Boost logo

Boost :

From: Eric Friedman (ebf_at_[hidden])
Date: 2004-01-13 02:59:17

Drazen DOTLIC wrote:

> Hello,
> While trying the following code (vc7.1)
> boost::variant<std::string, long, bool> v1 = "Test";
> I noticed that v1 was initialized to be bool and not string.

Yes, this at first seems very confusing. But it (unfortuantely?) does
mirror standard overloading rules, as I will show below.

> String implementation that comes with vc7.1 does not have constructor
> that accepts const char[] (that's type of "Test") so compiler decides
> that conversion to bool is better match than conversion to const char*
> and then initializing string - is this correct?

I am no expert in the standard, but I believe this is what's happening.

Try the following example program to compare:

   #include <iostream>
   #include <string>
   #include "boost/variant.hpp"

   void f(const std::string& s) {
     std::cout << s << '\n'; // never called

   void f(bool b) {
     std::cout << b << '\n';

   int main() {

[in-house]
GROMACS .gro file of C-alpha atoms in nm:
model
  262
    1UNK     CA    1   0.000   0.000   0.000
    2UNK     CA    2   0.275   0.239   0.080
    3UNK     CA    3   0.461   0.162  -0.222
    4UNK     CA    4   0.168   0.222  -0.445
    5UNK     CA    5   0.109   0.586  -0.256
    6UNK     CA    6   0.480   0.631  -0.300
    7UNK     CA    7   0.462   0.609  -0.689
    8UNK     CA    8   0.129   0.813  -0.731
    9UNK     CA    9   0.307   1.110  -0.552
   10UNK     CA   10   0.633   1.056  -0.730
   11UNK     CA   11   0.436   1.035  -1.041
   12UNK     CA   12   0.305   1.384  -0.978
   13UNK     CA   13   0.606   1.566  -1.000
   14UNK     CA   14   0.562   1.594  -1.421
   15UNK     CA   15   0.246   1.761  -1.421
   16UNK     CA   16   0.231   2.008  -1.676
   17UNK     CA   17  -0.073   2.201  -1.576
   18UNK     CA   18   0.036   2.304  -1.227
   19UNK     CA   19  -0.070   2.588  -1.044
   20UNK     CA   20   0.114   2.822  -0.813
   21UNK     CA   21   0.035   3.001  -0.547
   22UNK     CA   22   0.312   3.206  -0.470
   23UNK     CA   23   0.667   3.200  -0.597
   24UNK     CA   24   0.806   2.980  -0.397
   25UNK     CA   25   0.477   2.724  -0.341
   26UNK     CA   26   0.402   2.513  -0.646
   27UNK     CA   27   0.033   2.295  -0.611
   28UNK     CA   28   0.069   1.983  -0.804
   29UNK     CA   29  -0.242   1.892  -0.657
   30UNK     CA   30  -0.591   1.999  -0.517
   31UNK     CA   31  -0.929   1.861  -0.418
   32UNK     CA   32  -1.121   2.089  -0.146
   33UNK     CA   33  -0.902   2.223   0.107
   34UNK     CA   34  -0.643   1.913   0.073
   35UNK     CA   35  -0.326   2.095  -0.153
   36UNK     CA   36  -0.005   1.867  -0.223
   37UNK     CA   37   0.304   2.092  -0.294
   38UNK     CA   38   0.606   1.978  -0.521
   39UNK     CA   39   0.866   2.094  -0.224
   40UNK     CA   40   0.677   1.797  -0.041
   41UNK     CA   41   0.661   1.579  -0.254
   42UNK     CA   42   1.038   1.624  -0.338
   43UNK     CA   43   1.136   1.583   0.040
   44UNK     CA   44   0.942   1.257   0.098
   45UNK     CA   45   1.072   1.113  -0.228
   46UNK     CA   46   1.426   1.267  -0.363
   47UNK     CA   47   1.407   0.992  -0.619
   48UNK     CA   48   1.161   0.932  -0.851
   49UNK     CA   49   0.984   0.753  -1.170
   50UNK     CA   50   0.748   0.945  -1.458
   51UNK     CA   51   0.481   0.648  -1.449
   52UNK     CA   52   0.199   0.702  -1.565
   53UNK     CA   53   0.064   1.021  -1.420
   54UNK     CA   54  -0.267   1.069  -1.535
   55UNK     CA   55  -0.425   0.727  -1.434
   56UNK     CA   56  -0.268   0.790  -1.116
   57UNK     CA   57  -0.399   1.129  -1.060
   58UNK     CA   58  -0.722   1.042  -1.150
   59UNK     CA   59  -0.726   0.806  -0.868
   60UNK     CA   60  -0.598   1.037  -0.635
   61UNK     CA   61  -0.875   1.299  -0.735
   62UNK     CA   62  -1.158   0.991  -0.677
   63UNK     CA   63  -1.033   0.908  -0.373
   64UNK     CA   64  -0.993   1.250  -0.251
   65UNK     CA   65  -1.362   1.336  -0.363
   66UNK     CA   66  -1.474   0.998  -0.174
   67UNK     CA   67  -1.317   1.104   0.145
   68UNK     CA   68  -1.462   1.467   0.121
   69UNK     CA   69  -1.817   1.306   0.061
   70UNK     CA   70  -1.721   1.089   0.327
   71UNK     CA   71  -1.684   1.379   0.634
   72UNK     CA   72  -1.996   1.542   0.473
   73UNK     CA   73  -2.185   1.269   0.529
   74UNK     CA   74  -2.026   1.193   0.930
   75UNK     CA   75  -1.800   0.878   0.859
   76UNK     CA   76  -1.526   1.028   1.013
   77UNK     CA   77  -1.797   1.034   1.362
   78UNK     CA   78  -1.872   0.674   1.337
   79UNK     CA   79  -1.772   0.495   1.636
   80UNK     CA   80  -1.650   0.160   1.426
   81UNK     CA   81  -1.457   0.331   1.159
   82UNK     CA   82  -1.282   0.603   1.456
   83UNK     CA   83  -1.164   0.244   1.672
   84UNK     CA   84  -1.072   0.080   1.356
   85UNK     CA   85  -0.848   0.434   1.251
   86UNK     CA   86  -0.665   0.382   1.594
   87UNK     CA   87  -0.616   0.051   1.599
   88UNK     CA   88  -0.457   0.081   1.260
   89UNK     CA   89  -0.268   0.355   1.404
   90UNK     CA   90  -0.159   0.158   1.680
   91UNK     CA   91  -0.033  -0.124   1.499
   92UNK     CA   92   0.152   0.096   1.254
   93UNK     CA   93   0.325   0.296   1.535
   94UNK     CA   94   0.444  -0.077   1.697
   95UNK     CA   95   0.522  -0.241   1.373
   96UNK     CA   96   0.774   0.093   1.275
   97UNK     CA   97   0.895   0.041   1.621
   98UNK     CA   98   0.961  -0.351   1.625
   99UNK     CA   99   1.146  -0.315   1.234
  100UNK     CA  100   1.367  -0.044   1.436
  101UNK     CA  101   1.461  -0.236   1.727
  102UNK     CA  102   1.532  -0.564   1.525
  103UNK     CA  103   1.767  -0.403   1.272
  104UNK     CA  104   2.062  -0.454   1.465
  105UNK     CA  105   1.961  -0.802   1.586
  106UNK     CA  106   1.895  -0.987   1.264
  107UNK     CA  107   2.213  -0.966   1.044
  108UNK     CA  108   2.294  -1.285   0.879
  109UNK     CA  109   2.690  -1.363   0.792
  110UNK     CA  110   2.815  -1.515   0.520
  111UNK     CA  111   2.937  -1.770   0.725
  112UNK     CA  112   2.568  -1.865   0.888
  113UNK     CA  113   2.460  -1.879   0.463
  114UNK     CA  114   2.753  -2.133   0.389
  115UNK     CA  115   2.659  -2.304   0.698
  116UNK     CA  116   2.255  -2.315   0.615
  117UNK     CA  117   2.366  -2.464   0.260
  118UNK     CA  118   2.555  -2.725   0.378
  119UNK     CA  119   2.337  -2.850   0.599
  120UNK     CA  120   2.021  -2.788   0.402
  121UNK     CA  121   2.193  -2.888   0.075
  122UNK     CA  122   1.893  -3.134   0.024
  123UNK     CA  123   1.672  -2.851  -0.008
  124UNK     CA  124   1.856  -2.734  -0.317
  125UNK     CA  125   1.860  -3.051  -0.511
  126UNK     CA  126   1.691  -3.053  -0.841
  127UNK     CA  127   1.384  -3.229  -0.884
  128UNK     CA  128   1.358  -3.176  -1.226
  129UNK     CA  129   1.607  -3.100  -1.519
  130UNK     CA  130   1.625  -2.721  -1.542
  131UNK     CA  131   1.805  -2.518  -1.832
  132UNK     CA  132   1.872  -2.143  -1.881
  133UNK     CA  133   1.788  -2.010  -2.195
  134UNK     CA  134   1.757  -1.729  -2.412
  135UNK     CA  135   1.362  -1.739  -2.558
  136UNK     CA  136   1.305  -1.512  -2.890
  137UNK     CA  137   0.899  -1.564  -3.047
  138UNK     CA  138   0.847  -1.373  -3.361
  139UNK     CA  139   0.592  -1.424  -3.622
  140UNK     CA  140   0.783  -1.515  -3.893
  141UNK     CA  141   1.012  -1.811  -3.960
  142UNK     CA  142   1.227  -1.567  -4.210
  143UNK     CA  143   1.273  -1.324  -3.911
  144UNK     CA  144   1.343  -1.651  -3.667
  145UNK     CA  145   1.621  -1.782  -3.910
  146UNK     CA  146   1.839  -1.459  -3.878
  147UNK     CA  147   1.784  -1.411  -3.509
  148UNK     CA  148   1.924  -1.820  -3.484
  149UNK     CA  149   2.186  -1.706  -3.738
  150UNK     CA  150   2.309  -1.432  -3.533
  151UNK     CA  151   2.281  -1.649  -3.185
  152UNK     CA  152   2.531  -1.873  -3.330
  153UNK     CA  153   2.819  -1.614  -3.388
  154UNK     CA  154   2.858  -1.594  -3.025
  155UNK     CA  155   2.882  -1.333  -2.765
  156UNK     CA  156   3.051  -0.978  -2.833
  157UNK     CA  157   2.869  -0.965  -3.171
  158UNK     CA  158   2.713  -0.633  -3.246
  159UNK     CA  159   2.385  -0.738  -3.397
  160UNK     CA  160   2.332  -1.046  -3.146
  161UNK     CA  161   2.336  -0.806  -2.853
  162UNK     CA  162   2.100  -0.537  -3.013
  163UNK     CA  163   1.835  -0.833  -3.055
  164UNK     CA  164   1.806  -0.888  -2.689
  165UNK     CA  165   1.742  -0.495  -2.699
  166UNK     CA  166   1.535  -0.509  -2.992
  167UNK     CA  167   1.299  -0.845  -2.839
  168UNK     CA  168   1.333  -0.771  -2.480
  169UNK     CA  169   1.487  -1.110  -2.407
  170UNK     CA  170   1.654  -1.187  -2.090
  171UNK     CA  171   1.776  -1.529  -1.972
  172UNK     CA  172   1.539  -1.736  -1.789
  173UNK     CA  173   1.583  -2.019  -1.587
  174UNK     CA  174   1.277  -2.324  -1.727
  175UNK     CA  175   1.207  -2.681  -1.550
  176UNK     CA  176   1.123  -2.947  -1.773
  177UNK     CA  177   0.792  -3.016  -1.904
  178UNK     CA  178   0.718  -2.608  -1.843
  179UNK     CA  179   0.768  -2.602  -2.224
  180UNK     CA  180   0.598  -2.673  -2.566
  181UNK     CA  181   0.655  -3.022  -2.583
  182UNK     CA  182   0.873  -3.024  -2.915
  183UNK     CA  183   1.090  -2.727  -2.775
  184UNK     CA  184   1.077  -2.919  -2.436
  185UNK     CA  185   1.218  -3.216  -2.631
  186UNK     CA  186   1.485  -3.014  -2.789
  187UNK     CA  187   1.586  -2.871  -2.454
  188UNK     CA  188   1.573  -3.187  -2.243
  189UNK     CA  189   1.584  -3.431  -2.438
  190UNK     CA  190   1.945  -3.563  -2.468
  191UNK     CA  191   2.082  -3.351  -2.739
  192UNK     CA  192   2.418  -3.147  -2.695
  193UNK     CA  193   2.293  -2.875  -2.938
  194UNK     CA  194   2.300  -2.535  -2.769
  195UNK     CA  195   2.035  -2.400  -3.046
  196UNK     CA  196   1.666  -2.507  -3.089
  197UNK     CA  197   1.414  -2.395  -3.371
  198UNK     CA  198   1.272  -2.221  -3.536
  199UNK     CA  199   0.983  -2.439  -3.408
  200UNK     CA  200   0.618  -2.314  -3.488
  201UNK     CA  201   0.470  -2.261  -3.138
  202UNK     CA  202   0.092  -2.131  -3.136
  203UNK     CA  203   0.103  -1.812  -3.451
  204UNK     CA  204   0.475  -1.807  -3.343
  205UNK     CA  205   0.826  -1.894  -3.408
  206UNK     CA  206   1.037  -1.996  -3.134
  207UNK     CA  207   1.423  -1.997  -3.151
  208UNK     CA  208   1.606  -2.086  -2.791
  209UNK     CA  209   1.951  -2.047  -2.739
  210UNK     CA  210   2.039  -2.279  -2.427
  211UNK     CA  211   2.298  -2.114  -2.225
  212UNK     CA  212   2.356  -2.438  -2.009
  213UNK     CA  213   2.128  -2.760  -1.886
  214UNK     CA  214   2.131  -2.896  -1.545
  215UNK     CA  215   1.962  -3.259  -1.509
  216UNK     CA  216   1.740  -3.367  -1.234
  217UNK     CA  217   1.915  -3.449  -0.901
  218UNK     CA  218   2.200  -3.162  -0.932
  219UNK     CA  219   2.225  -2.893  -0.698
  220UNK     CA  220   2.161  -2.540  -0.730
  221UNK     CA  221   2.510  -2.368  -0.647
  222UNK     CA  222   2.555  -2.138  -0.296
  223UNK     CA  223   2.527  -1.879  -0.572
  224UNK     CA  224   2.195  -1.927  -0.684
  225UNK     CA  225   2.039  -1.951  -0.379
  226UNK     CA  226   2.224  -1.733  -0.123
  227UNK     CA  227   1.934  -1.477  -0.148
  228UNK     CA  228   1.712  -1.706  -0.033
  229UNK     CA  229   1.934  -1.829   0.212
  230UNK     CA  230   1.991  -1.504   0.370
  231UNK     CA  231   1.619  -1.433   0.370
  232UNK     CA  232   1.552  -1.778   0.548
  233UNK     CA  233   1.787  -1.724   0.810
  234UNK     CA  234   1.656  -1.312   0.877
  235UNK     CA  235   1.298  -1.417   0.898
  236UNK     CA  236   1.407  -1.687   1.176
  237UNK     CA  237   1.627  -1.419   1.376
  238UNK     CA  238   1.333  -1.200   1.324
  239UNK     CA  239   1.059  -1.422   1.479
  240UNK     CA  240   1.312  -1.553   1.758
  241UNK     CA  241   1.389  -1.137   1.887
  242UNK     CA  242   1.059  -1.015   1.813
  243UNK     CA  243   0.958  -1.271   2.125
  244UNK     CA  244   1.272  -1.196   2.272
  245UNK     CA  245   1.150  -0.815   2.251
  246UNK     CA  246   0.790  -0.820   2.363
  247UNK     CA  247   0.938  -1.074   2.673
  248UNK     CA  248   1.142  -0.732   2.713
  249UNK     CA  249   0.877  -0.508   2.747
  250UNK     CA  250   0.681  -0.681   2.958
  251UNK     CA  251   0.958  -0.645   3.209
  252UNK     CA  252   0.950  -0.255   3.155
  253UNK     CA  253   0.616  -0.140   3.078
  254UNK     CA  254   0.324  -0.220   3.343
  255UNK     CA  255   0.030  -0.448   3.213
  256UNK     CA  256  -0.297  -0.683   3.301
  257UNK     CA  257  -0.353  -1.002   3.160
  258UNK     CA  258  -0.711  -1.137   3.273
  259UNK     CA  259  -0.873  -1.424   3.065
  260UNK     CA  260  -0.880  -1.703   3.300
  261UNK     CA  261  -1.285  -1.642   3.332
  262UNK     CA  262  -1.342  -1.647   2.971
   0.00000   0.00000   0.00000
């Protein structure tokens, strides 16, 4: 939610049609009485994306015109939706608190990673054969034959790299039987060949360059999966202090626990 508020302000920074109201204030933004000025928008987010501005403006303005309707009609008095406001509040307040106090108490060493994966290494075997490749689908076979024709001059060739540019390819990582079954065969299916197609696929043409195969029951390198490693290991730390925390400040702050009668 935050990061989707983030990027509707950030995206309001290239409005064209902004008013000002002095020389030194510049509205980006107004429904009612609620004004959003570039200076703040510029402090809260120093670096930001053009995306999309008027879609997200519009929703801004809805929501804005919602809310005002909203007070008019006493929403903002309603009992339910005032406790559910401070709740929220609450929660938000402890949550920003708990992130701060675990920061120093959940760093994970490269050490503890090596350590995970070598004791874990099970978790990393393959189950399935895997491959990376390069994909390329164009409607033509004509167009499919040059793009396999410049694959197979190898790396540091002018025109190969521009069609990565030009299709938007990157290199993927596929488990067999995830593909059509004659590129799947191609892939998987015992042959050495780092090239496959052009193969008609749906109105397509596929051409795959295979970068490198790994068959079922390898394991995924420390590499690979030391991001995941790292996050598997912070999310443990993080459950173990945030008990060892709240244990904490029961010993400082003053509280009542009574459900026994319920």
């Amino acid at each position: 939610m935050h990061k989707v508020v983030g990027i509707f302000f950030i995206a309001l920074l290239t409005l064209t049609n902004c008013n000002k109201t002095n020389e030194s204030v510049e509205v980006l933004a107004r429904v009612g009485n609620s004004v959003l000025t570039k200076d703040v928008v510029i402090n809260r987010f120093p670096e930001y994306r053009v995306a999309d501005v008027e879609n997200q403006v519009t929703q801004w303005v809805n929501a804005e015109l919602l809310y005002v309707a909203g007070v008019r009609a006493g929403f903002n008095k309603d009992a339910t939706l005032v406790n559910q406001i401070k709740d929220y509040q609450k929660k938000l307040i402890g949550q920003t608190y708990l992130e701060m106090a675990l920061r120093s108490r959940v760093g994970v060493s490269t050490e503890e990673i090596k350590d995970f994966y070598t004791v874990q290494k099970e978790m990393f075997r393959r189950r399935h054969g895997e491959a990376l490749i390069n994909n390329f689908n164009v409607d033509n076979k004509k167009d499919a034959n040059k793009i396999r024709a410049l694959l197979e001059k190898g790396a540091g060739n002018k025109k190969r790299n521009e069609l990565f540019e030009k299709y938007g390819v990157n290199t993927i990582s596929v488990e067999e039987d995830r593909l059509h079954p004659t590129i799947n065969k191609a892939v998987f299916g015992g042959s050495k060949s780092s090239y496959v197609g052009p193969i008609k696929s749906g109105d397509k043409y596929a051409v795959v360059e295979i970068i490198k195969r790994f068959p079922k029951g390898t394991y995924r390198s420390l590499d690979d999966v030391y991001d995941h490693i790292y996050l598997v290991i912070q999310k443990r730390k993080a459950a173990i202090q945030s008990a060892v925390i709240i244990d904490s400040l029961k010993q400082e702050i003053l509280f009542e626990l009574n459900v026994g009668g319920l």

Compiling the above program with g++ 3.2.3 and running yields output: 1

> If this is standard behavior, is there a way to overcome it in variant
> library itself - should I want this even (in other words, any
> undesirable side effects)?

I am not sure what is the best decision here. On the one hand such
behavior seems totally unexpected. But on the other hand, it matches the
standard function overloading rules. If variant does not follow these
rules, then what rules should it follow?

Anyhow, unless there is an obvious, simple change to be made (?),
resolution of this issue (if any) will need to be postponed until a
subsequent (post-1.31) Boost release.


Boost list run by bdawes at, gregod at, cpdaniel at, john at